Chemical Water Treatment
Chemical treatment of drinking water is meant to poison all the little critters doing the backstroke in your drink but not poison you. A tiny amount of chemicals will kill little pests, but too much will kill dudes or at least make you really sick. Carefully follow directions with purification products and things go just fine. There are some folks that are allergic to iodine or may be super sensitive to chemicals so it would be good to always be cautious and try out products at home before using them in the wild.
Chemical purifiers are very dependent on product freshness, water clarity and temperature, dosage strength, and water exposure time.
Follow these general guidelines to successfully purify your drinking water with chemicals:
- Make sure the product you are using has not passed the expiration date on the package
- Be sure it has not lost its strength because it was left open too long
- Pre-filter the water to at least remove visible impurities
- Use full doses as the product instructs
- Wait at least the recommended contact time for the product to work
- Extend the contact time for colder water
- Use neutralizing chemicals to help with the taste, if they are available
- Add flavor, like lemonade, or just vitamin C, AFTER the required contact time has passed
- Don't use iodine for more than a couple weeks
Chemically treating water kills off the bad stuff, but leaves it floating around in there. If you don't mind drinking water full of crud and smelling or tasting like chemicals, then chemical treatment is a good, low-weight, compact system to use. I prefer to use it as an insurance policy rider with my filter. I will treat with chemicals and then filter. That kills they little things my filter can't get and then removes at least the visible crud. The carbon element in my filter also helps with the chemical left-over taste and smell.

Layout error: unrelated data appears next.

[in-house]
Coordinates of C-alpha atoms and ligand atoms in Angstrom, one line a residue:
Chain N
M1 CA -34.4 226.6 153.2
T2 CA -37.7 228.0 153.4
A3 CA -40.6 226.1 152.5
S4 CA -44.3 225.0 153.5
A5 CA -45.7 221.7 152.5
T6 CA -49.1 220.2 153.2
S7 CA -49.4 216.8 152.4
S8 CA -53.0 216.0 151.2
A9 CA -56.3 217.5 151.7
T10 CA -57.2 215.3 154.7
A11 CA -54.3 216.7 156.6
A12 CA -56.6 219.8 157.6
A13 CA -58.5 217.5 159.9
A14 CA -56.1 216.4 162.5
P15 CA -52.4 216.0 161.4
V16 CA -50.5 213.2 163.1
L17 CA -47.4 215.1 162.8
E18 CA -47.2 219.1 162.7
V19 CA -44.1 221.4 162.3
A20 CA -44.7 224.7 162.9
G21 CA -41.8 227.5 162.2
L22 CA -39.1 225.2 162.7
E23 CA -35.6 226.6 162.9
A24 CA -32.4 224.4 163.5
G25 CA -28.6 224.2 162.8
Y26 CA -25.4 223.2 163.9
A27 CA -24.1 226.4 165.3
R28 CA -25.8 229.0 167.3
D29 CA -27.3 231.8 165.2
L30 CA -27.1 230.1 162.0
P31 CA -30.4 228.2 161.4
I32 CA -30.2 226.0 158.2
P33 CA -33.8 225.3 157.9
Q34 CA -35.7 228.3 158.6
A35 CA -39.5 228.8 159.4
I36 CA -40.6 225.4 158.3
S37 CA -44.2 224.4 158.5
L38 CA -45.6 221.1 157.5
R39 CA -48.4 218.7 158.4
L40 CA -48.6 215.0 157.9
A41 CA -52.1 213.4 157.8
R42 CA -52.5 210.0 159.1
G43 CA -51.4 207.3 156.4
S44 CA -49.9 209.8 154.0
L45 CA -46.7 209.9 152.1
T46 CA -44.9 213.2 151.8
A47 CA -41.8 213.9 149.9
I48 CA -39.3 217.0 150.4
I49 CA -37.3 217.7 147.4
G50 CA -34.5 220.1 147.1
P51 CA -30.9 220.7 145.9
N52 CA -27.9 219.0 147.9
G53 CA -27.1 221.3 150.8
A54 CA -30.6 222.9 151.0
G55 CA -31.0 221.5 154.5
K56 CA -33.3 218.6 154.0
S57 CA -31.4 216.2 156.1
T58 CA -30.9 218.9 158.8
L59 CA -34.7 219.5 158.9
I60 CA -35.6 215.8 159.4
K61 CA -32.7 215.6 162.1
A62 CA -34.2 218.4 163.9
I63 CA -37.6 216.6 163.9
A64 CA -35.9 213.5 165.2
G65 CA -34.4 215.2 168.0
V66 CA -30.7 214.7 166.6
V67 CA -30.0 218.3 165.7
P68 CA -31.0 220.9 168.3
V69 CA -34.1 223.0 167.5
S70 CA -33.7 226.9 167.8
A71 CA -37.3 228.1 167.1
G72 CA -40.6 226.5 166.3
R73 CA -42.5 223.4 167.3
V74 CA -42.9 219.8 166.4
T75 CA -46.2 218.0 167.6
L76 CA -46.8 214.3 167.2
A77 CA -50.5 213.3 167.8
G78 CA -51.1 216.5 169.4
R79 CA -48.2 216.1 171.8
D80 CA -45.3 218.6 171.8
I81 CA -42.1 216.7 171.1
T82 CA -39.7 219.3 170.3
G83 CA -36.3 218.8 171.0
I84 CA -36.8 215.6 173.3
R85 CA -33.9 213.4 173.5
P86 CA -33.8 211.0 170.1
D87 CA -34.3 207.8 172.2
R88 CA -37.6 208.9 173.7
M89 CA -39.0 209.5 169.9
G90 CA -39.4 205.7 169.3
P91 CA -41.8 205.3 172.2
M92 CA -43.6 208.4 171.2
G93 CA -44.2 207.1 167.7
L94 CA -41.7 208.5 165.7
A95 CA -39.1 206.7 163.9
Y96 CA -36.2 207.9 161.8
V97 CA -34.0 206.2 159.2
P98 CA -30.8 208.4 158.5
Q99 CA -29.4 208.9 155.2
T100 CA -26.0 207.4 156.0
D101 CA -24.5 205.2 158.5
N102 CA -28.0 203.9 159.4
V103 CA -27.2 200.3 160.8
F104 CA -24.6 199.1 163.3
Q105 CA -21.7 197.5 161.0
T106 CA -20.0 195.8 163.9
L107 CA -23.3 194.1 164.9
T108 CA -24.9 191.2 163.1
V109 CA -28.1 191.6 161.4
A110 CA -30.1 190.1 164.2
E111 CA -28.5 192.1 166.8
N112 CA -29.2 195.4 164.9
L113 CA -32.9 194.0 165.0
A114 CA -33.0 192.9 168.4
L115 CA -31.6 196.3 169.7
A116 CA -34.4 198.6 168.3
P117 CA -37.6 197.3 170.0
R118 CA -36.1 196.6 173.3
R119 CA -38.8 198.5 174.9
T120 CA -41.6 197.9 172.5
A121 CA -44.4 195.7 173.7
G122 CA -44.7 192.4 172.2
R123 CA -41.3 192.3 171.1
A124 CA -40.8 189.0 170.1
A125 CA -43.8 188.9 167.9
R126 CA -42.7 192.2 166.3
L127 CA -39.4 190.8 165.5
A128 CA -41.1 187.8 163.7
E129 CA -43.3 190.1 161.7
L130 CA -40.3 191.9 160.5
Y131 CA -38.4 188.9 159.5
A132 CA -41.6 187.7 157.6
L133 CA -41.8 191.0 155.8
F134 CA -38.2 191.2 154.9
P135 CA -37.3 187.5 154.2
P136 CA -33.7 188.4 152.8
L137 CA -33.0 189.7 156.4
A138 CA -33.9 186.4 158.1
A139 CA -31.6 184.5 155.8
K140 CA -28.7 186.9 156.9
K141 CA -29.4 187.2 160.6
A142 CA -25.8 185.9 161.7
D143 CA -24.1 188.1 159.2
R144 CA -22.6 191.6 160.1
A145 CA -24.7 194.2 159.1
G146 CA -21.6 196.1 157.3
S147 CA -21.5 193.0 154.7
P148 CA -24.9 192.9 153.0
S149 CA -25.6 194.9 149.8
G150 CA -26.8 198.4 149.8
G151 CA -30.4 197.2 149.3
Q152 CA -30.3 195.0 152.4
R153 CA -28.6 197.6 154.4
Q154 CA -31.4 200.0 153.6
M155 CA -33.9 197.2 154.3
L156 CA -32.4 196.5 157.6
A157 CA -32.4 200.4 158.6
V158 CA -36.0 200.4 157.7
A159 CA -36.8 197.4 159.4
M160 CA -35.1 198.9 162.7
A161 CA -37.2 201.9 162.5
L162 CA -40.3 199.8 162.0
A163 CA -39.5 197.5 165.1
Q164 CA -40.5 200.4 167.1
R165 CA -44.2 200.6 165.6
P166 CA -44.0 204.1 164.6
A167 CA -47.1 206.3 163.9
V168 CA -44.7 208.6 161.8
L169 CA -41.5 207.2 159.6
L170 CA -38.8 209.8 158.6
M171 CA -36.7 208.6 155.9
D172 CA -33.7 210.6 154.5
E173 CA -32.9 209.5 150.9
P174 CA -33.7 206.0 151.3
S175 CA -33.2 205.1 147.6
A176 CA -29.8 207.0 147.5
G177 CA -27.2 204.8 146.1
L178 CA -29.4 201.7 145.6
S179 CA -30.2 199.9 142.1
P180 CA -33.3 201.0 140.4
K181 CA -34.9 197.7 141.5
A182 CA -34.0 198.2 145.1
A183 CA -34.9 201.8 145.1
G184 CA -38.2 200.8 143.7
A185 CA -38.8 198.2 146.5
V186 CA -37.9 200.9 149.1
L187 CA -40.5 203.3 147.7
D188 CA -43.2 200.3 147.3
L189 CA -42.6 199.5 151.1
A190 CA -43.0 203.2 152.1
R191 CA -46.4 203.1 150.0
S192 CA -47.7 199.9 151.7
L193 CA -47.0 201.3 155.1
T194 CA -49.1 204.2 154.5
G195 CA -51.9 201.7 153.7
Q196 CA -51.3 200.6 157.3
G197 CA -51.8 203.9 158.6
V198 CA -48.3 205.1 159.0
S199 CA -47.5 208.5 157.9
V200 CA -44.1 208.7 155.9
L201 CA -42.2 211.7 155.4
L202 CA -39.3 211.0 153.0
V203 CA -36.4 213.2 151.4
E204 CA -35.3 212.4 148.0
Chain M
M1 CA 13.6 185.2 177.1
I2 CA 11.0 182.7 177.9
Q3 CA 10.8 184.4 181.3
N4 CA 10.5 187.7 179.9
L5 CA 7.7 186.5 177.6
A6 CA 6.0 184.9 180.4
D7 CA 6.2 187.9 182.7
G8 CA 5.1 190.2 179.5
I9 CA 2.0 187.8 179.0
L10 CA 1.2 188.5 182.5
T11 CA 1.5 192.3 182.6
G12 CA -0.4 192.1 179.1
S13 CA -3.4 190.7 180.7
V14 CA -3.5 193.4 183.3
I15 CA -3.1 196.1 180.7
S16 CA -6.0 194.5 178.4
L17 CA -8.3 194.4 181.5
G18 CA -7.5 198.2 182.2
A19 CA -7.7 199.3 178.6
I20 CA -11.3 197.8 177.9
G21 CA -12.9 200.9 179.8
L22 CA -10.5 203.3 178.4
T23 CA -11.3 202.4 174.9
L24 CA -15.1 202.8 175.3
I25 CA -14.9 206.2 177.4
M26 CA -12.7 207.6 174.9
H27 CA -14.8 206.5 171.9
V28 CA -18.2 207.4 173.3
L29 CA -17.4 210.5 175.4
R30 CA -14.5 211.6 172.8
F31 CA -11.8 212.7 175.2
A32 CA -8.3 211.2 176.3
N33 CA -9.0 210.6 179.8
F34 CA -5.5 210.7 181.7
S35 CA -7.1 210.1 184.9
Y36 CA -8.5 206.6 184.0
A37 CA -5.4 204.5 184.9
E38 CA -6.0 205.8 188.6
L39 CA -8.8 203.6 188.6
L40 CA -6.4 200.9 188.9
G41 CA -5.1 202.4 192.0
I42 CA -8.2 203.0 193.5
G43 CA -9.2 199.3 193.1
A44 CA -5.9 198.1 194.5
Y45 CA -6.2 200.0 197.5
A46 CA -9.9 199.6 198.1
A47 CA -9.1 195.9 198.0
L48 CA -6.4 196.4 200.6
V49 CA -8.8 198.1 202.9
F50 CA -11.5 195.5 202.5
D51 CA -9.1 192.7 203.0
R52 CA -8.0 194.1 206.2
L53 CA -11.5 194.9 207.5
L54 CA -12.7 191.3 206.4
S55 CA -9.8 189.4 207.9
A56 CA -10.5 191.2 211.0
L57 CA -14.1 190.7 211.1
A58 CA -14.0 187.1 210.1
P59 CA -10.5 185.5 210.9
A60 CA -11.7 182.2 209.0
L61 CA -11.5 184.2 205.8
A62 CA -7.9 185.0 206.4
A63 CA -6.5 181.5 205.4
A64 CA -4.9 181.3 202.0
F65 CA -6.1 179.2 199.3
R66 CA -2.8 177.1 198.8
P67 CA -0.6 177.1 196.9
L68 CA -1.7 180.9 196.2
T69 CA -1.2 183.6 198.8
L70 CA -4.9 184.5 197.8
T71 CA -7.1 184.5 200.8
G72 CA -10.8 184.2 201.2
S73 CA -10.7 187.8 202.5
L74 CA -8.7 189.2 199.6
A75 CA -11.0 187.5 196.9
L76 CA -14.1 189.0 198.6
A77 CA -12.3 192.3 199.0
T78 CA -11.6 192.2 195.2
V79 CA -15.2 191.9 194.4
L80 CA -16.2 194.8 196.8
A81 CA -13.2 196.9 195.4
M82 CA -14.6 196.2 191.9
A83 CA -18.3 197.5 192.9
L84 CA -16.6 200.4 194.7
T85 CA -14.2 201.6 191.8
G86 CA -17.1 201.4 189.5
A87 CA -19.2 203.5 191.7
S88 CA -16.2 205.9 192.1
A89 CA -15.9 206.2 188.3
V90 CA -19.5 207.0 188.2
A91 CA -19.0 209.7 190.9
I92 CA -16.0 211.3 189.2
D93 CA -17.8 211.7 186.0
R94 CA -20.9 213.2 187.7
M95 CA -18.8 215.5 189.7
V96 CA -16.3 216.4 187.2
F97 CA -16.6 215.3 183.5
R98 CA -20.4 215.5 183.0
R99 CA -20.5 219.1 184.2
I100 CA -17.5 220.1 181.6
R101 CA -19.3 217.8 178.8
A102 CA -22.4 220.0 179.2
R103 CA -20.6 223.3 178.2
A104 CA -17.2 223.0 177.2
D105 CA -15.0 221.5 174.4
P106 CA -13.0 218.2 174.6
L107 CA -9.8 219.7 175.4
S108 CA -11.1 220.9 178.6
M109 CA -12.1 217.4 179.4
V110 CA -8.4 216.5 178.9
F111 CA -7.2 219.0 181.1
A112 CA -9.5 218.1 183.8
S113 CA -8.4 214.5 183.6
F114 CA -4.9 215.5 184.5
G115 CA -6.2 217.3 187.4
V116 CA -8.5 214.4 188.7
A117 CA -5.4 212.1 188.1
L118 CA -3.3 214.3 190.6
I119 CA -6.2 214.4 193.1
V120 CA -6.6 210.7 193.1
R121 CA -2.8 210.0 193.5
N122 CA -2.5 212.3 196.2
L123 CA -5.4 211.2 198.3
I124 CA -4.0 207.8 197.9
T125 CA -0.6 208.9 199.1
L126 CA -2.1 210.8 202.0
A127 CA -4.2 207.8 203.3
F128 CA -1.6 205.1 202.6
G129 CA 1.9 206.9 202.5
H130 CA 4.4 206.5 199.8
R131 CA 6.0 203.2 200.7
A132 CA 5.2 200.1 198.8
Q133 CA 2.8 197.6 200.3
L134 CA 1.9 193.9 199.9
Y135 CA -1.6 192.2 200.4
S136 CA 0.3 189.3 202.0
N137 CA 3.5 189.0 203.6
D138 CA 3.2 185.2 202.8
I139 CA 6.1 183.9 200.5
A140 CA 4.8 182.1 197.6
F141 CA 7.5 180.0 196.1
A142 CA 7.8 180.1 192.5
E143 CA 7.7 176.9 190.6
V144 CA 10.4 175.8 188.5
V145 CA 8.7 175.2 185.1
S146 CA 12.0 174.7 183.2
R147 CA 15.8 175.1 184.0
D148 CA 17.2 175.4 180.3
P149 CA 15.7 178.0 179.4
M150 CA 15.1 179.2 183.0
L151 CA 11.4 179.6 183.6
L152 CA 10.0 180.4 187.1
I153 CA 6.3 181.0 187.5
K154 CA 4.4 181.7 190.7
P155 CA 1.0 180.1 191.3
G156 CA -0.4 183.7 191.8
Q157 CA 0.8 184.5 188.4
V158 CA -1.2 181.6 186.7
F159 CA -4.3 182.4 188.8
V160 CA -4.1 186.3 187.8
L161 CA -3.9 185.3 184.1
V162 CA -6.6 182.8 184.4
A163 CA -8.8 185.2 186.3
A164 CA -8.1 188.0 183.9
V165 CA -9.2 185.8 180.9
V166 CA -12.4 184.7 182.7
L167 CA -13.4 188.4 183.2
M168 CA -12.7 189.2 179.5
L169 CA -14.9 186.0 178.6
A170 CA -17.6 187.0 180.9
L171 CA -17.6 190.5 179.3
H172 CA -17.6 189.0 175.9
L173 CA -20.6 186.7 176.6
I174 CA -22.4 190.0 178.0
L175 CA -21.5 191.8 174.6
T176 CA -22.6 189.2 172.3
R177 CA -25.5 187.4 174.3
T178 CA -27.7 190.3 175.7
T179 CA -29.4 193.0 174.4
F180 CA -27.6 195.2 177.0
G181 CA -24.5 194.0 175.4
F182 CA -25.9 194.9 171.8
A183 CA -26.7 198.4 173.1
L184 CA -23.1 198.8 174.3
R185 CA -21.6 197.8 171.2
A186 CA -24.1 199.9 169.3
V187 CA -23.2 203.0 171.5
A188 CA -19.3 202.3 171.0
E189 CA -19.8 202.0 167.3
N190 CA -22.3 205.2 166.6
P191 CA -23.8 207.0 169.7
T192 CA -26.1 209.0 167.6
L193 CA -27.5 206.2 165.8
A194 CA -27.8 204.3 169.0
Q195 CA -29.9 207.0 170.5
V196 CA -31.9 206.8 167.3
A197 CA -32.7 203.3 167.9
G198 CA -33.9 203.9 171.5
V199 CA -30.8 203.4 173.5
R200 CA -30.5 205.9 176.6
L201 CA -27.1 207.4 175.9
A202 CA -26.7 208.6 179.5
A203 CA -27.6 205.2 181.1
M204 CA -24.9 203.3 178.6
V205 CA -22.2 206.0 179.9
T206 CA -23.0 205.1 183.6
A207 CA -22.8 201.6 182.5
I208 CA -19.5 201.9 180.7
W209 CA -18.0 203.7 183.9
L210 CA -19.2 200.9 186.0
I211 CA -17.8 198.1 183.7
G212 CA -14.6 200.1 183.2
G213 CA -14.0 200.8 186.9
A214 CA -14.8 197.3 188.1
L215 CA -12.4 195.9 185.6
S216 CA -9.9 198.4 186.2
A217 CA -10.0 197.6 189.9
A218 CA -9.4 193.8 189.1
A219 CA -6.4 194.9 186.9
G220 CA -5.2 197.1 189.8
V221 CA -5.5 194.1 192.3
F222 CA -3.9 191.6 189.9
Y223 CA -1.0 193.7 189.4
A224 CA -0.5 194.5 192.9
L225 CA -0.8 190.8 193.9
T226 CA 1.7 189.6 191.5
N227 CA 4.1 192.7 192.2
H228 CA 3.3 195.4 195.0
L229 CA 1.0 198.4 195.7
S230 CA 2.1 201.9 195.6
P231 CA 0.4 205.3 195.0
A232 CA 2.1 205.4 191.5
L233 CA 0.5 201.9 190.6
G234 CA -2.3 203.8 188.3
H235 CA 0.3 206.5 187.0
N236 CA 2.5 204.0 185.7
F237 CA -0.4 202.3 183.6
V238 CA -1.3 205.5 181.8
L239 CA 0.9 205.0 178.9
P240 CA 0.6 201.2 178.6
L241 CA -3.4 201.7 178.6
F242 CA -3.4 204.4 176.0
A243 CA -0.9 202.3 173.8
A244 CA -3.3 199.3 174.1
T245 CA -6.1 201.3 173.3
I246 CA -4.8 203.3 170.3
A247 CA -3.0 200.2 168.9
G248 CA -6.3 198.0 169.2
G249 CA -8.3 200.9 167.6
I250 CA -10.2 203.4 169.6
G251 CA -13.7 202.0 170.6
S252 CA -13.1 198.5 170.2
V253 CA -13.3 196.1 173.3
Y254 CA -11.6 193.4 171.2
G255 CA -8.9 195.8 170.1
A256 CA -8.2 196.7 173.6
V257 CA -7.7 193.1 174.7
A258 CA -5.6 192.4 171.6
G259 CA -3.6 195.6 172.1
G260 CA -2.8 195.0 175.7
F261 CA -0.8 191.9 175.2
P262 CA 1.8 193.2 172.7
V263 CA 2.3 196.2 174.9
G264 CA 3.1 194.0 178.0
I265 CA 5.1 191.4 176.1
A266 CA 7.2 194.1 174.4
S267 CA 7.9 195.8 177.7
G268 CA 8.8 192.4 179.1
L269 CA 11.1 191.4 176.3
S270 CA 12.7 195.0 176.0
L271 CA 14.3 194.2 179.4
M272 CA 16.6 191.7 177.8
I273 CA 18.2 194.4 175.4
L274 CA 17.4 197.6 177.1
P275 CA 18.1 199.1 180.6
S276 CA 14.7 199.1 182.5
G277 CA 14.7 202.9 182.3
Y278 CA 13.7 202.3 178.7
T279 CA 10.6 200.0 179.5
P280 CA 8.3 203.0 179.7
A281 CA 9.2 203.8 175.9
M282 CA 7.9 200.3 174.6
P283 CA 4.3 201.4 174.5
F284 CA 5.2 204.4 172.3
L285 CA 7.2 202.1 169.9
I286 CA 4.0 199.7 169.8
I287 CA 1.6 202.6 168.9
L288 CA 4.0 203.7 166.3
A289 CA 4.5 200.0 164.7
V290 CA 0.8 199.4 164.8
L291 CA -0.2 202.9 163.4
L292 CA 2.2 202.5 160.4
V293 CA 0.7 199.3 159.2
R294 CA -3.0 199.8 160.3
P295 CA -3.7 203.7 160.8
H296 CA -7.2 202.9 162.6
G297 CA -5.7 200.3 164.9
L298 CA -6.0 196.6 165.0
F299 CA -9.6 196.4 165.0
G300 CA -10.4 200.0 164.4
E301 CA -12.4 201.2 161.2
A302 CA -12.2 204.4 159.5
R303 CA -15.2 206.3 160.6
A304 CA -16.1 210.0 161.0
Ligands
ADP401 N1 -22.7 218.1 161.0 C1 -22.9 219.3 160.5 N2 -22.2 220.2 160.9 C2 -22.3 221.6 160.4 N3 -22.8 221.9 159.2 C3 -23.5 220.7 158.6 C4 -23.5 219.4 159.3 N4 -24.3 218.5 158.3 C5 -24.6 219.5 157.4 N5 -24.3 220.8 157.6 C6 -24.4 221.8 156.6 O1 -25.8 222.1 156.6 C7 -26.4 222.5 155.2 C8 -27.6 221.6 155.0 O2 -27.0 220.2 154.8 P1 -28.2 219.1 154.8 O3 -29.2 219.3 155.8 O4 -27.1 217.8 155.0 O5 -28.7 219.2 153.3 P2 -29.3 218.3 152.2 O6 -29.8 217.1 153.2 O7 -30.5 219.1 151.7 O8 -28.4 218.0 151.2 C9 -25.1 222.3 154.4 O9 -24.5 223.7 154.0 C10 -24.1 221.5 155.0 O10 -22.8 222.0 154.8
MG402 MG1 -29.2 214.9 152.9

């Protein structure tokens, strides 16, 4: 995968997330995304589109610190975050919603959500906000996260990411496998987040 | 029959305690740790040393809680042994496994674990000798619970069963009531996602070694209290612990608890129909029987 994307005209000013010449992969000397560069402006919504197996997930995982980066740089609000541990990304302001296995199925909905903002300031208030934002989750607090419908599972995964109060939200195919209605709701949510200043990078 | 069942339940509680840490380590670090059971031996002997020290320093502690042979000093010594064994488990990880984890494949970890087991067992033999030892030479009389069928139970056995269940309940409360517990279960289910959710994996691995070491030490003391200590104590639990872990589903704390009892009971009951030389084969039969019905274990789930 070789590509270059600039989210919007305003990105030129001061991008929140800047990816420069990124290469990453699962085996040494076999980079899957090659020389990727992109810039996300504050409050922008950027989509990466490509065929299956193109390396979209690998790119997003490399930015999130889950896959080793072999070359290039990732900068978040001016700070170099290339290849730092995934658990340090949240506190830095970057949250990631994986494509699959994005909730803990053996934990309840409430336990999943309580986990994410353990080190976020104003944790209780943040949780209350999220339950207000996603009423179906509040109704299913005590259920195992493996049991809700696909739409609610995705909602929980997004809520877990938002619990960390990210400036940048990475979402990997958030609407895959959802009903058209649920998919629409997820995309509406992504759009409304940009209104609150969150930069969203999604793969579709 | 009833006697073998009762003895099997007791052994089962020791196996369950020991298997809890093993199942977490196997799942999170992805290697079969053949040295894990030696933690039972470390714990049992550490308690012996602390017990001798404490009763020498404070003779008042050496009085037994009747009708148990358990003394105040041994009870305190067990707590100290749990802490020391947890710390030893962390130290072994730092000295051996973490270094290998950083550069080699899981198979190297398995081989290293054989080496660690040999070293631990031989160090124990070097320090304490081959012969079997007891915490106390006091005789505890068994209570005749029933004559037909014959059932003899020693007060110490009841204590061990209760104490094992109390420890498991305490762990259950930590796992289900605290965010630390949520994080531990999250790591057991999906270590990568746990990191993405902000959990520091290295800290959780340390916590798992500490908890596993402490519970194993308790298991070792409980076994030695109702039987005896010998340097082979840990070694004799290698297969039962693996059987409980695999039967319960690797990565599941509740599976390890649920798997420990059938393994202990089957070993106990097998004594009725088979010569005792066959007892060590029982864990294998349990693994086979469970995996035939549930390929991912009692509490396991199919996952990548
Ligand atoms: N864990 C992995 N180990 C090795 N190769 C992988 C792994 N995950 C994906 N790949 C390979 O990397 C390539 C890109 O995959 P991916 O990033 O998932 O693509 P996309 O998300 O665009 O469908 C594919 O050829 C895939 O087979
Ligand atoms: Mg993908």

Chlorine Dioxide releases nascent oxygen, a highly active form of oxygen, which is a strong oxidant and a powerful germicidal agent. Chlorine dioxide is used by municipal water treatment plants to kill a variety of waterborne pathogens. Unlike chlorine (familiar as household bleach) or other halogen chemicals (such as iodine), chlorine dioxide does not create potentially harmful by-products.
Chlorine has been used for hundreds of years as a water disinfectant. The common complaint is about its taste and it may not completely take care of Giardia, which is a common backpacking concern, or cryptosporidia because they are such hard-shelled cysts.
Iodine is another historic treatment, but has been generally replaced by chlorine dioxide products. It shouldn't be used for weeks on end. It may not be completely effective against cryptosporidia.
When you do use chemicals, don't plan to use them for an extended time and plan your day to have the 30 minutes to 4 hours required for the critters to die off before consuming the treated water.